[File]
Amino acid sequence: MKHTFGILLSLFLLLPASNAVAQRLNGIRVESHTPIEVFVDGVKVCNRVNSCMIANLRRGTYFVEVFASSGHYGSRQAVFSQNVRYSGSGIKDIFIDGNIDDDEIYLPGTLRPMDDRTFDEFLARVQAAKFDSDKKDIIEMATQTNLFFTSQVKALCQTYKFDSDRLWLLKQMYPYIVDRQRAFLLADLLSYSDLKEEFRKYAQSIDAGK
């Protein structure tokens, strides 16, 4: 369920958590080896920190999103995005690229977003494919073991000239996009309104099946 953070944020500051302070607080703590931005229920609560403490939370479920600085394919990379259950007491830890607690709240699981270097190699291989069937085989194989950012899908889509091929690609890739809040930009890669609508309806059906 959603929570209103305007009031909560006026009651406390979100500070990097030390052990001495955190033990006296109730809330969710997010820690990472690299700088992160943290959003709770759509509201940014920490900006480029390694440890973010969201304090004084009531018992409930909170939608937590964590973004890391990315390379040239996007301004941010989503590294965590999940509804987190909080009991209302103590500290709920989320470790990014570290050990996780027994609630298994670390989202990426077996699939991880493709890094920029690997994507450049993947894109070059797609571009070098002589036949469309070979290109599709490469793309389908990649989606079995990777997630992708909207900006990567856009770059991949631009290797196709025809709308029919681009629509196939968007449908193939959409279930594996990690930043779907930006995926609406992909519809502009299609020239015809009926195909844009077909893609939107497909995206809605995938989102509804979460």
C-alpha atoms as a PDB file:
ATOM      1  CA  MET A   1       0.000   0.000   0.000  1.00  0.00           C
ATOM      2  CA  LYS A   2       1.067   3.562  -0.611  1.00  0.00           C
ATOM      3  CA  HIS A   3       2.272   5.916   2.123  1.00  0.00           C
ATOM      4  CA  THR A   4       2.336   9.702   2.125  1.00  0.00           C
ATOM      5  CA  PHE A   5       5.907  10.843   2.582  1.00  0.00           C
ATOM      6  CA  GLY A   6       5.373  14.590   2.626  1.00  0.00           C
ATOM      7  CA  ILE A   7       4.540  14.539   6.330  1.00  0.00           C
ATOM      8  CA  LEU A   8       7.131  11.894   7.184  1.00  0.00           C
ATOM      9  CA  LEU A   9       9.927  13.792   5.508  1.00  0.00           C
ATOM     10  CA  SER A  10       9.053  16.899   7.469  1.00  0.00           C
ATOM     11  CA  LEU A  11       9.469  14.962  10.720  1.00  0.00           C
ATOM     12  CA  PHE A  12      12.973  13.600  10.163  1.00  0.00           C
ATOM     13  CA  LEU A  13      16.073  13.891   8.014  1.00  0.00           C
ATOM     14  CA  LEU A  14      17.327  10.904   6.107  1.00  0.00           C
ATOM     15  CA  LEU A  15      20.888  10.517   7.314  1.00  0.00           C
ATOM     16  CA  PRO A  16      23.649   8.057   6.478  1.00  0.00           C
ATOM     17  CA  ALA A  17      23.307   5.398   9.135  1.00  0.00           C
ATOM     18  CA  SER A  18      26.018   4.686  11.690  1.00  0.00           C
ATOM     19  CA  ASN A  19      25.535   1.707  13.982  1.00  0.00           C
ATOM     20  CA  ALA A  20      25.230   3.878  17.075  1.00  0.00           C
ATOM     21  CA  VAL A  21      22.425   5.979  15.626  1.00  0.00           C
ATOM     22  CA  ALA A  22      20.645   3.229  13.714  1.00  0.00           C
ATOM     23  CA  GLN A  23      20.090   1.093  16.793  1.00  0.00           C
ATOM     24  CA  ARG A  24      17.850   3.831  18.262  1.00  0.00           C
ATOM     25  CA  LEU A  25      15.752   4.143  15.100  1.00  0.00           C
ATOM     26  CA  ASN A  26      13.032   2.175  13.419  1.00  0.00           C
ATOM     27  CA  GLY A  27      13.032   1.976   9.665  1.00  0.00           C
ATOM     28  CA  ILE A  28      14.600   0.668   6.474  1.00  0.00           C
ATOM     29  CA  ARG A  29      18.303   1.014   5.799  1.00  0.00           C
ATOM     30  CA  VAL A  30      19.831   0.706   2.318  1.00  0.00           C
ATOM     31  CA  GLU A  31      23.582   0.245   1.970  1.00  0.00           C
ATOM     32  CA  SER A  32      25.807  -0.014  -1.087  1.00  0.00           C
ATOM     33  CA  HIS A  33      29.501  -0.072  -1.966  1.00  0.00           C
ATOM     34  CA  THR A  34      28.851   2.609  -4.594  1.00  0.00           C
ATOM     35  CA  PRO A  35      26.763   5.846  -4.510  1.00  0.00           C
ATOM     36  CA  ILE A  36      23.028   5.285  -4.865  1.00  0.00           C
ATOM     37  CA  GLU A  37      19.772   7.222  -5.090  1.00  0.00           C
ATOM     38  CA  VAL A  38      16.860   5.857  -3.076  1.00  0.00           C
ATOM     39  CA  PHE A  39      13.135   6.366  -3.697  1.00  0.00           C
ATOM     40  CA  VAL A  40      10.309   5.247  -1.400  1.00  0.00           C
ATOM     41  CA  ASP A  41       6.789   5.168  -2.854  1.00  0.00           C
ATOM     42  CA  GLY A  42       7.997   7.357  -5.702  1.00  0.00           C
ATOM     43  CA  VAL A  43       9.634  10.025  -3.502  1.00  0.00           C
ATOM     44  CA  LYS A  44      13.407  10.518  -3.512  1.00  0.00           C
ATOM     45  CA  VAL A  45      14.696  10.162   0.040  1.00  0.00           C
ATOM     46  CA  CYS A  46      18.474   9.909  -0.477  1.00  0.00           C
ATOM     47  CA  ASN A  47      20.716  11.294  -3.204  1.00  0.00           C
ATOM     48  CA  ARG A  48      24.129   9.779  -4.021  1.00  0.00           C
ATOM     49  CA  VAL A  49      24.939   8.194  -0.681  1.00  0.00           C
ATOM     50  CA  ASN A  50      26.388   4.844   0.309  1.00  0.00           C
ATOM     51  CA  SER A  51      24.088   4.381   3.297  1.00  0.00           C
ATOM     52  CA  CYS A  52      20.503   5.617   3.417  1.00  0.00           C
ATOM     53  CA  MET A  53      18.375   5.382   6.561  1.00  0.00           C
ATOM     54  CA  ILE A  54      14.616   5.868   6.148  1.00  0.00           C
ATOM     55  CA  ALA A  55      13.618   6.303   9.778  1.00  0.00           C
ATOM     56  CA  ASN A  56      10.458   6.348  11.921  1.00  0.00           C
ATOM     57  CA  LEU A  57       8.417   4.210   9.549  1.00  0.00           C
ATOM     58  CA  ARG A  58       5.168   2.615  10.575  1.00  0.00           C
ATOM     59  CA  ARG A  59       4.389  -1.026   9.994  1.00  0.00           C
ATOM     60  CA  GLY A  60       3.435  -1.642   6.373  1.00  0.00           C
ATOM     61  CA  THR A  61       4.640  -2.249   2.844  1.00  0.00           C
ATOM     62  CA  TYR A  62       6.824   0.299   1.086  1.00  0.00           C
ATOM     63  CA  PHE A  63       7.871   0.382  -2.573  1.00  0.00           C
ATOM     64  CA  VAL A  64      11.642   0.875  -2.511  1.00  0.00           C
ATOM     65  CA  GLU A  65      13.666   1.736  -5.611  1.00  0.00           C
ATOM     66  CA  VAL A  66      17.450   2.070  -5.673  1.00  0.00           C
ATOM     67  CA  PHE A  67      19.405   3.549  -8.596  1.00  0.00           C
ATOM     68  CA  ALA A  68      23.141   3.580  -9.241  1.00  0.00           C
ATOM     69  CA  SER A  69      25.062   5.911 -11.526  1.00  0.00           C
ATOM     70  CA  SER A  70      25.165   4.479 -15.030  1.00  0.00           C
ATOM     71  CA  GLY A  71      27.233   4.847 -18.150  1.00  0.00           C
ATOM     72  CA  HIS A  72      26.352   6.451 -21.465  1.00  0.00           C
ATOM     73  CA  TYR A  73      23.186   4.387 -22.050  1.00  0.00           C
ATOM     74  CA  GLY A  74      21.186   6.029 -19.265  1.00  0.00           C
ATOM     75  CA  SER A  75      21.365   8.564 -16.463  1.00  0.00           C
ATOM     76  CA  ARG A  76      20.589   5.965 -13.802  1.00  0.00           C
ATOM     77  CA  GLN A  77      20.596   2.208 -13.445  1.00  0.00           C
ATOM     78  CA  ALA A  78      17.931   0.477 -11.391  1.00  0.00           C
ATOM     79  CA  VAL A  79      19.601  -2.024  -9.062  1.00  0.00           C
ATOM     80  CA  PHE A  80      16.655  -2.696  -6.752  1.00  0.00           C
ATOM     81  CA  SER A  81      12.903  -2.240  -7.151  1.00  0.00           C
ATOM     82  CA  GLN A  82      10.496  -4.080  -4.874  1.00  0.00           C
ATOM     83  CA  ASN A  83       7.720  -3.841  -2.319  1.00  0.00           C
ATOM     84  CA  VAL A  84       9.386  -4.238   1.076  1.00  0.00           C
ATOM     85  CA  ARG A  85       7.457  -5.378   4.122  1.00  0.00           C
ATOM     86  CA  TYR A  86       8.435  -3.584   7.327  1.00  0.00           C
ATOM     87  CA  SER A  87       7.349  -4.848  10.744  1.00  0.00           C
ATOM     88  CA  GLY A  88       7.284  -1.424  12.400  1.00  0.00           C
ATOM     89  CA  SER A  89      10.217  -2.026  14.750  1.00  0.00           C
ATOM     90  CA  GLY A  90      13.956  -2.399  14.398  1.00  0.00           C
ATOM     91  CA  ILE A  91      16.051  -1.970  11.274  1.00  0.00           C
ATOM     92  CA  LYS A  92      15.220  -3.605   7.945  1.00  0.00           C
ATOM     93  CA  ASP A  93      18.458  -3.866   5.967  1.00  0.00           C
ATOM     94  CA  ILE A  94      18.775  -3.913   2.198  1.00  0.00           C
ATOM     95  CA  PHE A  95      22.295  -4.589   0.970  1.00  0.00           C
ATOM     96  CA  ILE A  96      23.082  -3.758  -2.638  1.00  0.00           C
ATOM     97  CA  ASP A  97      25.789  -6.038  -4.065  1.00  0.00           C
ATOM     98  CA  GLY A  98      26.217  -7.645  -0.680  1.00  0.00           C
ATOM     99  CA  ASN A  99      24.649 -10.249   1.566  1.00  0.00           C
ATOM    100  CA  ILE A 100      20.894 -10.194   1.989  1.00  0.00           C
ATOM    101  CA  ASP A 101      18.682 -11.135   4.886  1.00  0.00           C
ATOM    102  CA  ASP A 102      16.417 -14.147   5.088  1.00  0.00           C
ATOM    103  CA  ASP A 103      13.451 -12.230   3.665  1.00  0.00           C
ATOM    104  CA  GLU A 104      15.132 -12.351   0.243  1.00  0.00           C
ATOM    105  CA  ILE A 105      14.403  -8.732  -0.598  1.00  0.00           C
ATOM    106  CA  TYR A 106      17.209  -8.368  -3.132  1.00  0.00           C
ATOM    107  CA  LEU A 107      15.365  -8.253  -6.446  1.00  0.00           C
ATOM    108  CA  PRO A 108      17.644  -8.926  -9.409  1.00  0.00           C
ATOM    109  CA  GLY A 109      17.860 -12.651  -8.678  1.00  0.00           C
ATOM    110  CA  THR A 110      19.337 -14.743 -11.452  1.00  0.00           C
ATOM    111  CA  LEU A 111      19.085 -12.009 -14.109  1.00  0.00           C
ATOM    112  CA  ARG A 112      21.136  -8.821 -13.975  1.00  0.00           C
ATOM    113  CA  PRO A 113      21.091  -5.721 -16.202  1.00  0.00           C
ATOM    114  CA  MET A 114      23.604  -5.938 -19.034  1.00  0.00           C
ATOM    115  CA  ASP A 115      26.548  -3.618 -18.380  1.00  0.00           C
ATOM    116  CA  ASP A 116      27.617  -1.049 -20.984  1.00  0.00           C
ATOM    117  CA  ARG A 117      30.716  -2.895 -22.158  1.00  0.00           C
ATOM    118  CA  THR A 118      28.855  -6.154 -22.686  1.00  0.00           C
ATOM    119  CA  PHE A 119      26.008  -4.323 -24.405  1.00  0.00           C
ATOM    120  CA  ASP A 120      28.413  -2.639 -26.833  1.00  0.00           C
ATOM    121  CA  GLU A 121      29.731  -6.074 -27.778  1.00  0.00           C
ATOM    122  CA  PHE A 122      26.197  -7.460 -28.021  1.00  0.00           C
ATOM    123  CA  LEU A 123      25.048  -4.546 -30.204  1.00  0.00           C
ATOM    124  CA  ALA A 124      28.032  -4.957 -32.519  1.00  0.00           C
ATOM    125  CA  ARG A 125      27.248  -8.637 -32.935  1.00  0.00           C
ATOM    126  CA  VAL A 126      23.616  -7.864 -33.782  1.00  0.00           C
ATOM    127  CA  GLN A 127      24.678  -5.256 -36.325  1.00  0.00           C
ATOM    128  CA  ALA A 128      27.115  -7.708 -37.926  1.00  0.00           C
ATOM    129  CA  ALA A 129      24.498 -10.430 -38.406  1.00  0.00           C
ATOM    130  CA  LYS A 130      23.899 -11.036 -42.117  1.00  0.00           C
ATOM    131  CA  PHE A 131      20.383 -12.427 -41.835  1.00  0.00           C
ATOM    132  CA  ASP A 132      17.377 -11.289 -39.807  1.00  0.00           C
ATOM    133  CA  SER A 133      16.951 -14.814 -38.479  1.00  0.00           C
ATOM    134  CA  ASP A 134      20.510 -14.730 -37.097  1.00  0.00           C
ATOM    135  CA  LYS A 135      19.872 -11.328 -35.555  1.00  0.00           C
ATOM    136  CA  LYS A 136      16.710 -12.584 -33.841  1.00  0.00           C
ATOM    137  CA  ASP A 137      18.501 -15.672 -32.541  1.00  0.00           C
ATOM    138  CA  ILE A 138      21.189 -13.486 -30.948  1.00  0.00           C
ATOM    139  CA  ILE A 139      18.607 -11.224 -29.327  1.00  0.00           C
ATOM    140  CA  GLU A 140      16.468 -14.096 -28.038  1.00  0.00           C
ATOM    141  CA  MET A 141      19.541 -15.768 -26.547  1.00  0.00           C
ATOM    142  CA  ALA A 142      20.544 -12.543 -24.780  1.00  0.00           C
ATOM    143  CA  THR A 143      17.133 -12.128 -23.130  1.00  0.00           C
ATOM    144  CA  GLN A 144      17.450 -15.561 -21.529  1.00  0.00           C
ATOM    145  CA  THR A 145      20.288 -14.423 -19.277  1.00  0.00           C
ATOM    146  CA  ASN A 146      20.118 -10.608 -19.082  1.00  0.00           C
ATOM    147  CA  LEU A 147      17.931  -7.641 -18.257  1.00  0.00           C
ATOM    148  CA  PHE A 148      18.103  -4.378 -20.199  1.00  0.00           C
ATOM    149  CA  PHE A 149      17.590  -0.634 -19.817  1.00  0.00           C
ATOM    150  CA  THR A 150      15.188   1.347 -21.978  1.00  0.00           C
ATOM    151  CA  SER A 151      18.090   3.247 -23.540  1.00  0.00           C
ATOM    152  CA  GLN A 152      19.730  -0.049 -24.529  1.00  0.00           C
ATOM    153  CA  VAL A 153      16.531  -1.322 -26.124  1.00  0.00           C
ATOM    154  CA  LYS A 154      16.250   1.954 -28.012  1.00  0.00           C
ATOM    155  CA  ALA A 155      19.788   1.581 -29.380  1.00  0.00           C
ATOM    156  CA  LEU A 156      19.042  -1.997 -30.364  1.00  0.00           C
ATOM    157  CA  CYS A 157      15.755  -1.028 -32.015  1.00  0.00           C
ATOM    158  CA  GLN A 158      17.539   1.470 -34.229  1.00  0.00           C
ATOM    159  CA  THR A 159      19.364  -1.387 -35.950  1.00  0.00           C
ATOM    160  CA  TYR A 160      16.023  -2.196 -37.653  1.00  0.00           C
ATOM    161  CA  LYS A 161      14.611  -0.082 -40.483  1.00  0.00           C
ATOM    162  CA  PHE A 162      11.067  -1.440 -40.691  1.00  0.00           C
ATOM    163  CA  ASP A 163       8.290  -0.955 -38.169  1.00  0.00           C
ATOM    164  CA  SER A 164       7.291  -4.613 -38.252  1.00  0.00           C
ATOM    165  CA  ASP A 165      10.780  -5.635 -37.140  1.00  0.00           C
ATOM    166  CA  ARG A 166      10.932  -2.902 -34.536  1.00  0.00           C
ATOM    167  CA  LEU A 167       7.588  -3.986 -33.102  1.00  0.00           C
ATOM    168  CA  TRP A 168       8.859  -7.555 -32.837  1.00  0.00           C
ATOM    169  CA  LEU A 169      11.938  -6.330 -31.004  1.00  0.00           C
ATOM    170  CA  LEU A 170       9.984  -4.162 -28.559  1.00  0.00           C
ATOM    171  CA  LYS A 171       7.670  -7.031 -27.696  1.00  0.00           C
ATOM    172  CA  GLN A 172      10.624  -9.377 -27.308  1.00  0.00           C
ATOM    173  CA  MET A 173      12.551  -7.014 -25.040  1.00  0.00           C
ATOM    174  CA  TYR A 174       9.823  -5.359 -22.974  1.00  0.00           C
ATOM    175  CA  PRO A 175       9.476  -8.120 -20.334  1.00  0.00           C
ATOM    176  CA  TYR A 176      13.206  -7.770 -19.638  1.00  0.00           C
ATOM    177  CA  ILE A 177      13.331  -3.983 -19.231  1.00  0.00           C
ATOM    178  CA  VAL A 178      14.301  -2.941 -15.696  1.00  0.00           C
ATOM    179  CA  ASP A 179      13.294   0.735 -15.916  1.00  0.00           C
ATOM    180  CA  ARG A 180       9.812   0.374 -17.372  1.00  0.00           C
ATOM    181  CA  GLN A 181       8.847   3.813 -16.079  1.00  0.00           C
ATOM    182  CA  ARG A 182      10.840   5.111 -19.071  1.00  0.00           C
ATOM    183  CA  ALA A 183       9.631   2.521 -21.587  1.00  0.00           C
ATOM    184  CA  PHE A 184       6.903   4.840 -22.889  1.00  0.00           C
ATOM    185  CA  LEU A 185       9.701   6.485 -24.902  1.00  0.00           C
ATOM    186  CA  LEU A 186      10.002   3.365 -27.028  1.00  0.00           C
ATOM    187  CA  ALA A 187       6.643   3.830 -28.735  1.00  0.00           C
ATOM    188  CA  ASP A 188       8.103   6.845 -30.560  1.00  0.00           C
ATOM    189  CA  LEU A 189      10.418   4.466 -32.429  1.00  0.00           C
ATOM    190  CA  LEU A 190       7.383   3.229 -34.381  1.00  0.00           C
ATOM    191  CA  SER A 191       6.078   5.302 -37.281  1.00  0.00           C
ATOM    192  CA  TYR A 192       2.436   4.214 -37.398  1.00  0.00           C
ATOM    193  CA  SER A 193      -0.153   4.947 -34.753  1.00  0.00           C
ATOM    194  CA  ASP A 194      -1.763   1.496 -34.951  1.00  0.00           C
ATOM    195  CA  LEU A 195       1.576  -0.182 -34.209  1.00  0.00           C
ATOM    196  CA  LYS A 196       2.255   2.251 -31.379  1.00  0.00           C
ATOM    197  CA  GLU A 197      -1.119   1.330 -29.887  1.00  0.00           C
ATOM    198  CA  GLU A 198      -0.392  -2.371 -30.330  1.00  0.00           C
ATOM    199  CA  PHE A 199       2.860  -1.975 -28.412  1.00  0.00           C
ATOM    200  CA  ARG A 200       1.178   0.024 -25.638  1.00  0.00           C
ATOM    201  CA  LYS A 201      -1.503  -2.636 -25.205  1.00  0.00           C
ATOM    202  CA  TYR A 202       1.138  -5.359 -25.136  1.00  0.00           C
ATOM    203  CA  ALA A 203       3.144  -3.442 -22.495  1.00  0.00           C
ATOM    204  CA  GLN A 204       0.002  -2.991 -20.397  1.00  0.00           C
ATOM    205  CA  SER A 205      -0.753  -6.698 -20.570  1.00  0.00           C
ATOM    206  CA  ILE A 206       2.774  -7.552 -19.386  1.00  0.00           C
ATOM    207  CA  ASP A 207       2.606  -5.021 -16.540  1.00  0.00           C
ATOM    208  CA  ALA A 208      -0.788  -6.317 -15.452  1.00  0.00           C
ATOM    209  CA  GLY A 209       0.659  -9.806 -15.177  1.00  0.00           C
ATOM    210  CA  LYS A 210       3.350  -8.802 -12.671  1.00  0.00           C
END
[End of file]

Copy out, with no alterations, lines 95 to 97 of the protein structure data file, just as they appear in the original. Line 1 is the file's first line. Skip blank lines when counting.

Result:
ATOM     92  CA  LYS A  92      15.220  -3.605   7.945  1.00  0.00           C
ATOM     93  CA  ASP A  93      18.458  -3.866   5.967  1.00  0.00           C
ATOM     94  CA  ILE A  94      18.775  -3.913   2.198  1.00  0.00           C